When CGI is really tacky and gratuitous, it can turn any action-adventure into a snore. The Legend of Tarzan is not one of those movies where one wants too much computer generated imagery (CGI, a.k.a. special effects), you want some kind of convincing spectacle of stunts with a hunk as Tarzan and a sense of wild untamed animals in the jungle. I’d rather see a scene with one real gorilla rather than two dozen fake ones occupying the shot. The CGI gorillas here are horrendous, and it’s supposedly a big scene where the baddie goes mano-o-mano with Tarzan (Alexander Skarsgard, a ridiculously good-look, no, very good-looking actor with acting chops – just no acting chops here). We’ve waited an hour and five minutes to see Tarzan shirtless, and then we’re subjected to a pummeling that doesn’t move the story forward. Nor does it offer special effects anyone wants to see.
We’re also subjected to Christoph Waltz turn in another performance that echoes Hans Landa from “Inglorious Basterds,” here using a rosary as a strangulation weapon but using the slimy aristocratic line readings he always uses. Couldn’t we at least see some kind of jazz-play variation on that character? His cliché character, the Belgium born Captain Leon Rom, is running a slave trade in Africa as an impetus to horde diamonds. The movie hinges on this white imperialist subject as its jolt of drama. Yet this version of the story is so impersonal that it’s no jolt, it’s just an arbitrary fake movie message.
We also gratuitously get the backend of the Tarzan story. Many might know from previous Tarzan movies that he was a wild child raised in the jungle but transitioned into civilization to become the noble Lord Greystoke (“Greystoke: The Legend of Tarzan” is a very good serious Tarzan movie that tells that complete arc, with Christopher Lambert superb at playing a man caught between two worlds). In this 2016 entry, Skarsgard begins the movie as the civilized Lord Greystoke who is summoned back into an African-set intrigue.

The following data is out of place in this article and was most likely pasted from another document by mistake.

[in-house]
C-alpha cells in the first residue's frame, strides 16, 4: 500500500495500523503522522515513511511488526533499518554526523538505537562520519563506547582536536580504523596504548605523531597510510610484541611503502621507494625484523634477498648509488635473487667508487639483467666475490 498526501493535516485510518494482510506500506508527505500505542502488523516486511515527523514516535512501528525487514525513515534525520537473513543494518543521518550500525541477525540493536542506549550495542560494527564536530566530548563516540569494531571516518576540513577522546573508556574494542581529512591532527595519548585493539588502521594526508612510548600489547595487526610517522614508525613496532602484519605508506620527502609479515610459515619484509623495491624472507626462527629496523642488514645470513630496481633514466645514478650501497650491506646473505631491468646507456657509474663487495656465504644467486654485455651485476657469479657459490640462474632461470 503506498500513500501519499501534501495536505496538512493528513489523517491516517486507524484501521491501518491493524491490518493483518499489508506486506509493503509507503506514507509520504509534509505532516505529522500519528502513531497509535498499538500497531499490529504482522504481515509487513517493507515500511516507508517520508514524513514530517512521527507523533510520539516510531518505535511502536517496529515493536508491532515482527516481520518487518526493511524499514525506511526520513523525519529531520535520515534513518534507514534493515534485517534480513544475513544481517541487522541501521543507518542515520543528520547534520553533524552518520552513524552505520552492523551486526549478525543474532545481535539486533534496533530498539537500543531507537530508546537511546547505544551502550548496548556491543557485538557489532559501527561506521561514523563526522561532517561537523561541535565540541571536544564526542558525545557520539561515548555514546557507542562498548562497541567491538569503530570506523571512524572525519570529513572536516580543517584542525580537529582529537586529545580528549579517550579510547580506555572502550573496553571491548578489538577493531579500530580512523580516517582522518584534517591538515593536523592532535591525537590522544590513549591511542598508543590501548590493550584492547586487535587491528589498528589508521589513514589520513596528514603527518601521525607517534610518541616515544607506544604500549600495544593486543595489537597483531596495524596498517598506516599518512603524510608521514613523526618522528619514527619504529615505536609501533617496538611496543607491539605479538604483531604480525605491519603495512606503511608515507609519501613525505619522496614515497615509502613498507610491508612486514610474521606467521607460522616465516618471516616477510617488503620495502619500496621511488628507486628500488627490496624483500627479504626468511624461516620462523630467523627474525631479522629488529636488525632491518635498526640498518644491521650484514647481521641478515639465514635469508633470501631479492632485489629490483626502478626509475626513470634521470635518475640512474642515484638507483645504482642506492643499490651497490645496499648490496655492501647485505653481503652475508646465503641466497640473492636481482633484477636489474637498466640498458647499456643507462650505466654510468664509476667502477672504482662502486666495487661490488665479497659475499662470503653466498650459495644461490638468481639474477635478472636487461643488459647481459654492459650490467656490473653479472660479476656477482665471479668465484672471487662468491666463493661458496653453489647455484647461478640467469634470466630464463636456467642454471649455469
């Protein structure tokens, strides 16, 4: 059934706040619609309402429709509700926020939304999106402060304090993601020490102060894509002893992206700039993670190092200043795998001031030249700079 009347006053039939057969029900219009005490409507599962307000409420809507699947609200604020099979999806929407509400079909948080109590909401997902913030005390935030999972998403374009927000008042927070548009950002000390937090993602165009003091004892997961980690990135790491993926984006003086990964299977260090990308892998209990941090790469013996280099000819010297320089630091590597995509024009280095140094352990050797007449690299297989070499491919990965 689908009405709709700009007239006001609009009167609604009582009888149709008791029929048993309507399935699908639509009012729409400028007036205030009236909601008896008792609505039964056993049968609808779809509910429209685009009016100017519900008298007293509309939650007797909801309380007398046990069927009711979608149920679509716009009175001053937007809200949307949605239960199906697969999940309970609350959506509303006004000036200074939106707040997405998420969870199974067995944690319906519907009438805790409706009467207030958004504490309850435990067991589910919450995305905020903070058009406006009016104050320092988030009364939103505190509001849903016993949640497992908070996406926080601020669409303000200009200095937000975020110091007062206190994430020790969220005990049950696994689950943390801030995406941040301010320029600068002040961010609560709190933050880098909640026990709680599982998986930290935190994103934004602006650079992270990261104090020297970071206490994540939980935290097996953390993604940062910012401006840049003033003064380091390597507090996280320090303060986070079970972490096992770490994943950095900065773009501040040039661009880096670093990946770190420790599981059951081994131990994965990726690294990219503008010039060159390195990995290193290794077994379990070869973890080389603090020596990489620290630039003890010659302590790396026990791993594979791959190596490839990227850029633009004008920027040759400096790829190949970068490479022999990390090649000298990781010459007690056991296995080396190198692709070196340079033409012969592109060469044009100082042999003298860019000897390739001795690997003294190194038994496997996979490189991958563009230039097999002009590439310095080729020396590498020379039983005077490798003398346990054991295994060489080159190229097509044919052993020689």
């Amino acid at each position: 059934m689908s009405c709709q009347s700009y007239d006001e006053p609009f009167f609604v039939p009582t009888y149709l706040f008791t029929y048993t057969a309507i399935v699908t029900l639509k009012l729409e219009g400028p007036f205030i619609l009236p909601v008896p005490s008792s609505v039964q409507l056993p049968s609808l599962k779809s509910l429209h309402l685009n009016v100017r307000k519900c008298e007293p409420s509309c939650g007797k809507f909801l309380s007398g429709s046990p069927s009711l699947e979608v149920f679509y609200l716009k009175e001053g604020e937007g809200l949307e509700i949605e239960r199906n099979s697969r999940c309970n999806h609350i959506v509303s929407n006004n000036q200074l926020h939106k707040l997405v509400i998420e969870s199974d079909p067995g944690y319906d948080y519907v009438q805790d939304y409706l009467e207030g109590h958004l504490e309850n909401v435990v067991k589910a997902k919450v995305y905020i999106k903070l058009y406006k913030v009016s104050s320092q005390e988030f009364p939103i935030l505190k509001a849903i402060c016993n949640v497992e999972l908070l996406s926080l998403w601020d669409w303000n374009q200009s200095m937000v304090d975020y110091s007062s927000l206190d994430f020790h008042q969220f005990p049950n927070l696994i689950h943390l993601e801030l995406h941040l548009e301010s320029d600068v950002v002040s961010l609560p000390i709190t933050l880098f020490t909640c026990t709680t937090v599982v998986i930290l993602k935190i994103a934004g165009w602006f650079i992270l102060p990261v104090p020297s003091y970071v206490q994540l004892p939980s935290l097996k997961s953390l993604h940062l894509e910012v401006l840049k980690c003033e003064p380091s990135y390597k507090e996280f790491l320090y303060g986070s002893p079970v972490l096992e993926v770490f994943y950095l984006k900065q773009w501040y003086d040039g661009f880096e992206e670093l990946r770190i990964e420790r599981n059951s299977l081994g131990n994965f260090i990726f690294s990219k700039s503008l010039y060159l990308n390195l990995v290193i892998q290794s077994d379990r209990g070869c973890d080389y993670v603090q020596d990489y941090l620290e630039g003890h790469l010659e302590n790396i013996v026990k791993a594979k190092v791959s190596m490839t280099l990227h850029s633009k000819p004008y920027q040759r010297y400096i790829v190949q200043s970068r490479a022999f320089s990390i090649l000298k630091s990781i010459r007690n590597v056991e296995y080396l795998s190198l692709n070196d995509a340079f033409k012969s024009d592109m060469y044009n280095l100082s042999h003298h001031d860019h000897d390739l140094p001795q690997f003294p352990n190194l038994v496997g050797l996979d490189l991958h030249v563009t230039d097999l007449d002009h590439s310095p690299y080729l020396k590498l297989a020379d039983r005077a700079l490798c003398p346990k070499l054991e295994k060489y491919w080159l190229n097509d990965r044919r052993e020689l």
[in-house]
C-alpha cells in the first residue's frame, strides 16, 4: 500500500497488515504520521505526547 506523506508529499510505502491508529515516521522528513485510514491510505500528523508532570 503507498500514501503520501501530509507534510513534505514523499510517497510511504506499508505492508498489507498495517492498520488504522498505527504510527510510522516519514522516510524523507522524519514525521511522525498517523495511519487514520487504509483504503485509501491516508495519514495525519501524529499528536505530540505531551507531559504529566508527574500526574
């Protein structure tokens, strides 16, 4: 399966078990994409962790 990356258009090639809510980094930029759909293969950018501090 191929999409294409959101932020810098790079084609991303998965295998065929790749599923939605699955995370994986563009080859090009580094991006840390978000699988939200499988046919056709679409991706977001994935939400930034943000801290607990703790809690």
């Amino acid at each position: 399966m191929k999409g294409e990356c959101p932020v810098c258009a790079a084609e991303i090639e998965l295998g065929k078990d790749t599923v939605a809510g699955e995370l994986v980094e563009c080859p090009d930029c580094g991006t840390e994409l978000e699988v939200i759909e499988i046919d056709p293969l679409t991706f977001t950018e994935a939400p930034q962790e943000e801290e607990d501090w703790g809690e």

Excuse me, but wouldn’t it have been more blockbuster movie kind of fun to just have a feral Tarzan from the start? I give Skarsgard minus points just for being too damned cultured and polished around the edges.
The African landscapes count for something. And at the very least, Margot Robbie – who doesn’t have much to do except play a love interest, then a captive – is easy on the eyes. The big kiss is swoony and sexy. Not that this 2016 version is worth going out of your way to catch for any other reasons.
With Samuel L. Jackson, who has an interesting physical look with leanness and book smarts, yet as George Washington Williams (a real politically influential figure) turns in the blandest of any performance he’s done. Djimon Honsou of “Gladiator” and “Amistad” is cast of the stalwart black man of dignity gone bad.
109 Minutes. Rated PG-13.
ACTION-ADVENTURE / YOUNG TEENS / WEEKEND PARTY GAME RIDICULE
Film Cousins: “Tarzan the Ape Man” (1932); “Greystoke: The Legend of Tarzan” (1984); “Tarzan and the Lost City” (1998); “Tarzan” (1999).